The record amplifier is based on tube section 6A which provides some signal amplification. Additionally passive 1st order filtering before the grid provide -6dB/octave roll-off of low and high frequencies.
The bias oscillator circuit is based around a tube section 6B, a handful of capacitors, resistors and an inductor. The oscillator circuitry generates the A.C. bias voltage—a high frequency (50KHz to 60KHz) sinusoidal waveform. In layman’s terms, biasing “shakes up” and randomises the atomic-sized magnetic particles on the recording medium (Binson’s patented magnetic drum) to create a uniform “blank slate” for the record head to “print” the audio signal onto. More technically, the bias shifts the recorded audio signal into the “linear region” of the recording medium’s magnetization curve; it’s purpose is to cancel out non-linearities, yielding distortion-free recording. The frequency of the bias oscillator in a tape recording machine is typically just over five times the highest audible frequency, which, in the case of the Echorec, sets the upper frequency limit at around 10KHz to 12KHz.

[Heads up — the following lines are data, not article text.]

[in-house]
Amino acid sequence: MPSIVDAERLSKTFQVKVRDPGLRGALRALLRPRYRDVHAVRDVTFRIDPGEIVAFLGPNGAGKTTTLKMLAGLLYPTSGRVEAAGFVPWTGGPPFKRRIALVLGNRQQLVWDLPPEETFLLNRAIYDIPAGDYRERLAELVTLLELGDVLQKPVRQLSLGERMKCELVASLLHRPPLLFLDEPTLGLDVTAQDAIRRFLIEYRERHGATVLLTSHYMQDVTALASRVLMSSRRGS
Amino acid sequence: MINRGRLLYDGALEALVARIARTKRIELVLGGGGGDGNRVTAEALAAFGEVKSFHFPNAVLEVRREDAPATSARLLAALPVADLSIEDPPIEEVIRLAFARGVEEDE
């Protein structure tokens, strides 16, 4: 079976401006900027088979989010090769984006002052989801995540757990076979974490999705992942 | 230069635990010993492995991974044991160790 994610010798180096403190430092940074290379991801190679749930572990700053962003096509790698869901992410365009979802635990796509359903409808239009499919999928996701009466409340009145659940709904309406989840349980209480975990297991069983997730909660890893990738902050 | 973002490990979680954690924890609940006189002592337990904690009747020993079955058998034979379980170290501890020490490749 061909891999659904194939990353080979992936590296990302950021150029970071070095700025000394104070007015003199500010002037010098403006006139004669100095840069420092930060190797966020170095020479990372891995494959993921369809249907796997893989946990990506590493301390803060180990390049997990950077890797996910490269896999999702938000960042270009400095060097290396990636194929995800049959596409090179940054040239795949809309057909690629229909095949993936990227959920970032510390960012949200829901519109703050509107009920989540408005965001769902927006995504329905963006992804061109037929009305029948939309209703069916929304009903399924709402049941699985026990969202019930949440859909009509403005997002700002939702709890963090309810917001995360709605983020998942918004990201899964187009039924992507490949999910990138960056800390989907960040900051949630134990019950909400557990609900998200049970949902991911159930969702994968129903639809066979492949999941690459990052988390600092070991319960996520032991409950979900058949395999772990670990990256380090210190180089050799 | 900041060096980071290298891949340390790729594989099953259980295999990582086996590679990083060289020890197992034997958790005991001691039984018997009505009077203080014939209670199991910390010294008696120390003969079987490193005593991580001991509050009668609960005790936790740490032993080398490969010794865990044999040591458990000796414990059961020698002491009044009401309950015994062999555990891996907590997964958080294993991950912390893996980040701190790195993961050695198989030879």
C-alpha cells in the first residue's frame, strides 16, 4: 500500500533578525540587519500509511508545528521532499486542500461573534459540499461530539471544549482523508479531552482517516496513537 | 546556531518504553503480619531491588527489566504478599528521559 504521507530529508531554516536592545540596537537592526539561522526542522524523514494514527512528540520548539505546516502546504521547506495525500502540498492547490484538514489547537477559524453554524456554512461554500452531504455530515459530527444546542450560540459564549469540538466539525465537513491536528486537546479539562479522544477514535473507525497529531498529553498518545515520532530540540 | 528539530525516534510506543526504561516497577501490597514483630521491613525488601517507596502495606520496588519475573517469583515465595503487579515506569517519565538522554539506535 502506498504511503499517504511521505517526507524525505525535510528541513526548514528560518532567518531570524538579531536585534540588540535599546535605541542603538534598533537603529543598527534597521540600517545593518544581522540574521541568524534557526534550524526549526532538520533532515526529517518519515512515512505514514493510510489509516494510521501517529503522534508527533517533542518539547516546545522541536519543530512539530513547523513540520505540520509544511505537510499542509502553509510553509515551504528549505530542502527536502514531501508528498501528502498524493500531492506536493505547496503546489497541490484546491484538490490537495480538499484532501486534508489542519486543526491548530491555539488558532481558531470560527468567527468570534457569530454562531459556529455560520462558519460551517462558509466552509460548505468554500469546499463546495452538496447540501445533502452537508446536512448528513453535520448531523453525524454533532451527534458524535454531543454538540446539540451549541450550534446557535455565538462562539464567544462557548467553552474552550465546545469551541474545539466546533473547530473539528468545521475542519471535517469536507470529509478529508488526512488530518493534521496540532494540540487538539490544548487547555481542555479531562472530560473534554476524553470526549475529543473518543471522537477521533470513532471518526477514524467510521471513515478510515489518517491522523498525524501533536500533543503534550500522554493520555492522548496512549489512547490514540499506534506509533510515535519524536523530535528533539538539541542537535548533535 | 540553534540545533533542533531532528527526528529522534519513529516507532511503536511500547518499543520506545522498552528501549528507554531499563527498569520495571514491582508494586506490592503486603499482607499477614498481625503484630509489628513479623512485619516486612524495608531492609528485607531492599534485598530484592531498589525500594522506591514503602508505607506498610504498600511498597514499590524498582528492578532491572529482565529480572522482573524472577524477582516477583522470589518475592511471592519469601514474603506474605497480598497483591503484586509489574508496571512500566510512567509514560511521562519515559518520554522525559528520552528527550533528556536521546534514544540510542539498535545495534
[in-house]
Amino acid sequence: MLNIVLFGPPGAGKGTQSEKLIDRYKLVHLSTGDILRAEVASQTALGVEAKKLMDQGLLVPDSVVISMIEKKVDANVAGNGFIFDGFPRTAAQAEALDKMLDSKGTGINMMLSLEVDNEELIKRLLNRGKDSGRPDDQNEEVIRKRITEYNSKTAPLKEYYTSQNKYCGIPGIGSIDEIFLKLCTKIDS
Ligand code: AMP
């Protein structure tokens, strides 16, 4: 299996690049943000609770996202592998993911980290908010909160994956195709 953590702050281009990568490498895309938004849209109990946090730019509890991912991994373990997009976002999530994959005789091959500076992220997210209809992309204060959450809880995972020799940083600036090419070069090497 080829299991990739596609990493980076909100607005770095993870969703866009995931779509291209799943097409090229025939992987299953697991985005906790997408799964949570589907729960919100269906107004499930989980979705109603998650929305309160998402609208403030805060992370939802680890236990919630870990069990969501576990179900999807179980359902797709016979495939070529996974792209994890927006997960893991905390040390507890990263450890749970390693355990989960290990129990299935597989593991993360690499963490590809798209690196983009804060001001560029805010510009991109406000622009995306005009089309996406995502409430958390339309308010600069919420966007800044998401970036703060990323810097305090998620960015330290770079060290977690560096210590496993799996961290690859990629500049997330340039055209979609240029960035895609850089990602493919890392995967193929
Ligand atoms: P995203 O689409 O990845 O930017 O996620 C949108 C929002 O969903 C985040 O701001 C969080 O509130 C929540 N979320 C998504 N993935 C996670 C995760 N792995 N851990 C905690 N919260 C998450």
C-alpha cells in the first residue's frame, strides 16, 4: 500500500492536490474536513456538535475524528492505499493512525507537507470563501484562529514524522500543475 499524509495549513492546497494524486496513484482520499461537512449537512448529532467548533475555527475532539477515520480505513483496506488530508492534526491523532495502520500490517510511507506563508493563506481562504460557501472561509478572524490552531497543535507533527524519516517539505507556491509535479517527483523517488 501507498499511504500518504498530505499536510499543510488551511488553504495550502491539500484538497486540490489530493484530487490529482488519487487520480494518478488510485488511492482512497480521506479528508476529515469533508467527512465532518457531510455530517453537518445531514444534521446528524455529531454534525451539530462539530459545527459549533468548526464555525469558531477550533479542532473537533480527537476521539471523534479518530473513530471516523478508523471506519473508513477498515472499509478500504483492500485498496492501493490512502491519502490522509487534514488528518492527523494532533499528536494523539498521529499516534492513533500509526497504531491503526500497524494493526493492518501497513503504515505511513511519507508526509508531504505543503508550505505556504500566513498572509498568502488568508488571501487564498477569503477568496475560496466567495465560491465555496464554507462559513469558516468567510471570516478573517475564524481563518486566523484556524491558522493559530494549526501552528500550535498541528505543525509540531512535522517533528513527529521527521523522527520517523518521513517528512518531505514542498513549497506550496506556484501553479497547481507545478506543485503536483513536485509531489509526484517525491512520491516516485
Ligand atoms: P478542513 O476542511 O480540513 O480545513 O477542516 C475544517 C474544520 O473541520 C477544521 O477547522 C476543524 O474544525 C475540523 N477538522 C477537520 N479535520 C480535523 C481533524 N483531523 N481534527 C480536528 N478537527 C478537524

The audio signal is superimposed over the bias signal and the combined signal routed to the record head. The bias voltage across record head is in the order of 300 volts peak-to-peak (210 volts R.M.S.) and is much, much larger than the audio signal level, which is only a few volts. The amplitude of the bias signal is altered by adjusting the 100pF trimmer. To obtain optimum distortion and upper frequency response of the recorded signal the voltage level of the bias must be calibrated correctly—if the bias level is too low then the delay repeats will sound distorted and if the bias level is too high then the delay repeats will sound mushy, lacking clarity. The bias adjustment is therefore always a compromise between distortion and high frequency content. The heads must also be aligned and set up properly to obtain the best audio performance from the machine. Note: in the tube model ‘T7E’ Echorec, the impedance of the record head is approximately 400Ω.